NHS stroke services in the county could be lost within a month unless patient numbers increase by as much as five times the present figure.
A stark warning for the future of stroke services was spelt out to a meeting of the Wye Valley NHS Trust (WVT) Board this week.
That future could see stroke patients travelling at least as far as Worcester or Gloucester for treatment.
The board heard that funding for the services is an “outstanding” issue between WVT and the Herefordshire Clinical Commission Group (HCCG) as both prepare budgets for 2014-15.
WVT, the board heard, cannot continue to provide a service that is “under-resourced" and known to be ”sub-optimal”.
Stroke services are already on the Trust’s high risk list over the provision of hyperacute stroke facilities and staff with relevant competencies to support patients needing thombolysis treatment with clot busting drugs.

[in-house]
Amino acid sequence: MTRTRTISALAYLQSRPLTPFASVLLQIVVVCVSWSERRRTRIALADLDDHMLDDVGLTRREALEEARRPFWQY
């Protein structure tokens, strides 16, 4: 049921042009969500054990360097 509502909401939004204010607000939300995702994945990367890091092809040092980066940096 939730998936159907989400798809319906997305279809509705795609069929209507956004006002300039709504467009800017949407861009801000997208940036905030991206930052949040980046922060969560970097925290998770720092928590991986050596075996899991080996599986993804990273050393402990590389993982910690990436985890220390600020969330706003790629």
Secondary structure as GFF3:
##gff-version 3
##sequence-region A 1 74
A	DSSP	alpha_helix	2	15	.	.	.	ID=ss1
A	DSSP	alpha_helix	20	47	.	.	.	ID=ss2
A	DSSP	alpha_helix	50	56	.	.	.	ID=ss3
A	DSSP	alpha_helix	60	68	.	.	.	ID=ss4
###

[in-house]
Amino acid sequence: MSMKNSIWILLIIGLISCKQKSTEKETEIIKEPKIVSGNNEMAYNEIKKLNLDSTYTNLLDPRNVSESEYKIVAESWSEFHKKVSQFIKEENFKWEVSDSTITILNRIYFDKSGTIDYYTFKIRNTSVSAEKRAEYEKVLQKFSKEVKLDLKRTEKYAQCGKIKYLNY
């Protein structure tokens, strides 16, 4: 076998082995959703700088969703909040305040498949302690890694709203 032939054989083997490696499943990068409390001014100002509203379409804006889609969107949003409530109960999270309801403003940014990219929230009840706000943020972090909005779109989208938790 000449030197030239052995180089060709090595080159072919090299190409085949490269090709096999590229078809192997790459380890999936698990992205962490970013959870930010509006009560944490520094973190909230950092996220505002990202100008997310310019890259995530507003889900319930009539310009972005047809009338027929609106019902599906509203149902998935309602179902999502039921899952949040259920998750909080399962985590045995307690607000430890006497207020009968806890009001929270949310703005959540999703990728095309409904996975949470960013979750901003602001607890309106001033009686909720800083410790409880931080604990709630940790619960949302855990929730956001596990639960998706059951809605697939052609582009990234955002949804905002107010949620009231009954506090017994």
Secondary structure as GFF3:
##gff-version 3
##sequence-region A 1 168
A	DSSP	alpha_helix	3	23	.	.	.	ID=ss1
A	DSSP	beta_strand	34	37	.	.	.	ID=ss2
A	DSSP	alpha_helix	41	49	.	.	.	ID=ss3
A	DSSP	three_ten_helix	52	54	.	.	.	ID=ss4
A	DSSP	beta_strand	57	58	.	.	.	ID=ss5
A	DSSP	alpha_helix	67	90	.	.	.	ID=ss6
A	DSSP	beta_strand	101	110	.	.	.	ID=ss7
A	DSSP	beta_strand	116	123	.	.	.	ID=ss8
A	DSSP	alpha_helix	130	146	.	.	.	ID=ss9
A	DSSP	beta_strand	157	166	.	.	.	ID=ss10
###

WVT has developed a business case for investment in the service needed to meet national performance standards. That case has the service needing £1m a year to make it viable and handling up to five times the present demand.
But according to existing NHS service tariffs, the county, with one confirmed case a day, has too few cases to support an acute stroke service.
The Trust plan also includes provision for sufficient consultant cover for the management of patients in the acute phase of their illness and a weekend service for assessing and treating
possible transient ischaemic attacks.
Early supported discharge, however, is backed only on the assumption that any localised stroke rehabilitation service remains at Hereford’s Hillside centre since it cannot be accommodated at the County Hospital.
The board heard that a telemedicine link is also needed with another, larger service provider so that 24/7 advice on thrombolysis can be sourced.
If stroke services were not offered in the county, patients would have to go to Worcester or Gloucester, delaying their treatment with consequences for recovery and rehabilitation, the board heard.
Treatment delays are known to directly affect patient outcomes.
WVT and HCCG have until the end of this month to resolve a future for stroke services.
Paul Deneen, chair of Healthwatch Herefordshire, said stroke patients in the county should expect the delivery of a high quality service “as locally as possible” to achieve the best possible outcomes.